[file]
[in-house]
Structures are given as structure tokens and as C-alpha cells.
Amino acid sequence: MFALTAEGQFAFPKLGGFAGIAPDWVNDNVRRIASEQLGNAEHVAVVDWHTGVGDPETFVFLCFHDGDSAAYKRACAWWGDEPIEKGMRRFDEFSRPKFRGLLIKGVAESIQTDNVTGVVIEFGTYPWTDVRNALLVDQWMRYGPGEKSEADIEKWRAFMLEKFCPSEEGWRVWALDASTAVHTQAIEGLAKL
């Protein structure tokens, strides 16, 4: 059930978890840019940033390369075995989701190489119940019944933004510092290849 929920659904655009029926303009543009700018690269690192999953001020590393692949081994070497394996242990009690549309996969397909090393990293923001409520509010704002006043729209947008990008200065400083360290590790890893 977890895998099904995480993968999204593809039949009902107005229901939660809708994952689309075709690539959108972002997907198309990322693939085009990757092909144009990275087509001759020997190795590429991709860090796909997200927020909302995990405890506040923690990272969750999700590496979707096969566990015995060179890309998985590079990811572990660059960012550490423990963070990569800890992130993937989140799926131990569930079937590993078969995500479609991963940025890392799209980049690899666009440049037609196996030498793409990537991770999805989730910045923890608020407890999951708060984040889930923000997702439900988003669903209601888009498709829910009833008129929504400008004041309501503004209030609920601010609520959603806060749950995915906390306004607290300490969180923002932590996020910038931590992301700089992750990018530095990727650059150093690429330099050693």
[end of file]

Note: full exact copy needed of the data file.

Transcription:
[in-house]
Structures are given as structure tokens and as C-alpha cells.
Amino acid sequence: MFALTAEGQFAFPKLGGFAGIAPDWVNDNVRRIASEQLGNAEHVAVVDWHTGVGDPETFVFLCFHDGDSAAYKRACAWWGDEPIEKGMRRFDEFSRPKFRGLLIKGVAESIQTDNVTGVVIEFGTYPWTDVRNALLVDQWMRYGPGEKSEADIEKWRAFMLEKFCPSEEGWRVWALDASTAVHTQAIEGLAKL
């Protein structure tokens, strides 16, 4: 059930978890840019940033390369075995989701190489119940019944933004510092290849 929920659904655009029926303009543009700018690269690192999953001020590393692949081994070497394996242990009690549309996969397909090393990293923001409520509010704002006043729209947008990008200065400083360290590790890893 977890895998099904995480993968999204593809039949009902107005229901939660809708994952689309075709690539959108972002997907198309990322693939085009990757092909144009990275087509001759020997190795590429991709860090796909997200927020909302995990405890506040923690990272969750999700590496979707096969566990015995060179890309998985590079990811572990660059960012550490423990963070990569800890992130993937989140799926131990569930079937590993078969995500479609991963940025890392799209980049690899666009440049037609196996030498793409990537991770999805989730910045923890608020407890999951708060984040889930923000997702439900988003669903209601888009498709829910009833008129929504400008004041309501503004209030609920601010609520959603806060749950995915906390306004607290300490969180923002932590996020910038931590992301700089992750990018530095990727650059150093690429330099050693």